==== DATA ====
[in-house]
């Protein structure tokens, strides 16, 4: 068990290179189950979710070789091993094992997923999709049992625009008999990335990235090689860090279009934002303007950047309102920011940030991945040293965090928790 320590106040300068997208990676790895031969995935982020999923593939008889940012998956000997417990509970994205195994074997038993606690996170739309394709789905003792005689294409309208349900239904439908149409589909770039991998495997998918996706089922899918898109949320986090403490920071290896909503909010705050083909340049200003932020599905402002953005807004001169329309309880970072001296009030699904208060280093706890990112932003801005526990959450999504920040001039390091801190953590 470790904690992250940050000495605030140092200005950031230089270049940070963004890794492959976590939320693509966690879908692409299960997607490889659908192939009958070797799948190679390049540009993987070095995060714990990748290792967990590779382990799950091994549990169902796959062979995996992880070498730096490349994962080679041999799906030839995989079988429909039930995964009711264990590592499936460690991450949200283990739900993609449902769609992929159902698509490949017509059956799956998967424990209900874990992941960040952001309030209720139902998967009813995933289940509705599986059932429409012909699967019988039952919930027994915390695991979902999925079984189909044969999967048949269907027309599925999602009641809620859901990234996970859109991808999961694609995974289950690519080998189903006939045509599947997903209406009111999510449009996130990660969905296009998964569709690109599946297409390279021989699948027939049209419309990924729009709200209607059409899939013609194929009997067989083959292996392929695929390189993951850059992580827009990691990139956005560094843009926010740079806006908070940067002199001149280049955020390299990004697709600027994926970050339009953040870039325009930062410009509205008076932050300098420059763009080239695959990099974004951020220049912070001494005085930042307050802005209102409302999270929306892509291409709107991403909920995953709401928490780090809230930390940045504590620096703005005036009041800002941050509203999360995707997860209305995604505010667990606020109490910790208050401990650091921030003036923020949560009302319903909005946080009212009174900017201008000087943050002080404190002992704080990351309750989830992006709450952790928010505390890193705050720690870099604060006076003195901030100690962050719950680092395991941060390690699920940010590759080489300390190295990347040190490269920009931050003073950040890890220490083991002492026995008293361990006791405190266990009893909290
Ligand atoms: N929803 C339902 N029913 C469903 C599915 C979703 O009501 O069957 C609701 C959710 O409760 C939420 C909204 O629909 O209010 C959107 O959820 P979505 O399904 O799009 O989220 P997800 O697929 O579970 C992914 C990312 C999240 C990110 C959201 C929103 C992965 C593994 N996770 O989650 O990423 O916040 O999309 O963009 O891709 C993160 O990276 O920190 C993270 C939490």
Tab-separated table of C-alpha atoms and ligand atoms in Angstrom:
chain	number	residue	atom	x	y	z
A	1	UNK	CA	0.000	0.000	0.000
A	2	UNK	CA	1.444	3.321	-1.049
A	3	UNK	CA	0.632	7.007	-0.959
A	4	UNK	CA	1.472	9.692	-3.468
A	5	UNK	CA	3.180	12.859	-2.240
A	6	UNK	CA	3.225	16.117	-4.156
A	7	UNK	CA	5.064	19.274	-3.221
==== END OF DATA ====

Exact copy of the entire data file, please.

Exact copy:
[in-house]
């Protein structure tokens, strides 16, 4: 068990290179189950979710070789091993094992997923999709049992625009008999990335990235090689860090279009934002303007950047309102920011940030991945040293965090928790 320590106040300068997208990676790895031969995935982020999923593939008889940012998956000997417990509970994205195994074997038993606690996170739309394709789905003792005689294409309208349900239904439908149409589909770039991998495997998918996706089922899918898109949320986090403490920071290896909503909010705050083909340049200003932020599905402002953005807004001169329309309880970072001296009030699904208060280093706890990112932003801005526990959450999504920040001039390091801190953590 470790904690992250940050000495605030140092200005950031230089270049940070963004890794492959976590939320693509966690879908692409299960997607490889659908192939009958070797799948190679390049540009993987070095995060714990990748290792967990590779382990799950091994549990169902796959062979995996992880070498730096490349994962080679041999799906030839995989079988429909039930995964009711264990590592499936460690991450949200283990739900993609449902769609992929159902698509490949017509059956799956998967424990209900874990992941960040952001309030209720139902998967009813995933289940509705599986059932429409012909699967019988039952919930027994915390695991979902999925079984189909044969999967048949269907027309599925999602009641809620859901990234996970859109991808999961694609995974289950690519080998189903006939045509599947997903209406009111999510449009996130990660969905296009998964569709690109599946297409390279021989699948027939049209419309990924729009709200209607059409899939013609194929009997067989083959292996392929695929390189993951850059992580827009990691990139956005560094843009926010740079806006908070940067002199001149280049955020390299990004697709600027994926970050339009953040870039325009930062410009509205008076932050300098420059763009080239695959990099974004951020220049912070001494005085930042307050802005209102409302999270929306892509291409709107991403909920995953709401928490780090809230930390940045504590620096703005005036009041800002941050509203999360995707997860209305995604505010667990606020109490910790208050401990650091921030003036923020949560009302319903909005946080009212009174900017201008000087943050002080404190002992704080990351309750989830992006709450952790928010505390890193705050720690870099604060006076003195901030100690962050719950680092395991941060390690699920940010590759080489300390190295990347040190490269920009931050003073950040890890220490083991002492026995008293361990006791405190266990009893909290
Ligand atoms: N929803 C339902 N029913 C469903 C599915 C979703 O009501 O069957 C609701 C959710 O409760 C939420 C909204 O629909 O209010 C959107 O959820 P979505 O399904 O799009 O989220 P997800 O697929 O579970 C992914 C990312 C999240 C990110 C959201 C929103 C992965 C593994 N996770 O989650 O990423 O916040 O999309 O963009 O891709 C993160 O990276 O920190 C993270 C939490």
Tab-separated table of C-alpha atoms and ligand atoms in Angstrom:
chain	number	residue	atom	x	y	z
A	1	UNK	CA	0.000	0.000	0.000
A	2	UNK	CA	1.444	3.321	-1.049
A	3	UNK	CA	0.632	7.007	-0.959
A	4	UNK	CA	1.472	9.692	-3.468
A	5	UNK	CA	3.180	12.859	-2.240
A	6	UNK	CA	3.225	16.117	-4.156
A	7	UNK	CA	5.064	19.274	-3.221